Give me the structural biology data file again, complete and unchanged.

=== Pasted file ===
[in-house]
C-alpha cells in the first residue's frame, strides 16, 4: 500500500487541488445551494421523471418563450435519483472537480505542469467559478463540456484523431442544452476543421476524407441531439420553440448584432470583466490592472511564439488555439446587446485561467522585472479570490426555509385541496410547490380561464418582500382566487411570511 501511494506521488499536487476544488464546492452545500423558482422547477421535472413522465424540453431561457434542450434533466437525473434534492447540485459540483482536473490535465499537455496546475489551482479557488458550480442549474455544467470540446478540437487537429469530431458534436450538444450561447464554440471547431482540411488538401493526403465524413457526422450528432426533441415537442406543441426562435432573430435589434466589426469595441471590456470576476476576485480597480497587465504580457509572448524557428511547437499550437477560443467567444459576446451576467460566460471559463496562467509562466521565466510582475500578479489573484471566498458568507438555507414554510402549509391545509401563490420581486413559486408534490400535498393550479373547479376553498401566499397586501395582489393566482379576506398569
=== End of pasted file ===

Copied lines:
[in-house]
C-alpha cells in the first residue's frame, strides 16, 4: 500500500487541488445551494421523471418563450435519483472537480505542469467559478463540456484523431442544452476543421476524407441531439420553440448584432470583466490592472511564439488555439446587446485561467522585472479570490426555509385541496410547490380561464418582500382566487411570511 501511494506521488499536487476544488464546492452545500423558482422547477421535472413522465424540453431561457434542450434533466437525473434534492447540485459540483482536473490535465499537455496546475489551482479557488458550480442549474455544467470540446478540437487537429469530431458534436450538444450561447464554440471547431482540411488538401493526403465524413457526422450528432426533441415537442406543441426562435432573430435589434466589426469595441471590456470576476476576485480597480497587465504580457509572448524557428511547437499550437477560443467567444459576446451576467460566460471559463496562467509562466521565466510582475500578479489573484471566498458568507438555507414554510402549509391545509401563490420581486413559486408534490400535498393550479373547479376553498401566499397586501395582489393566482379576506398569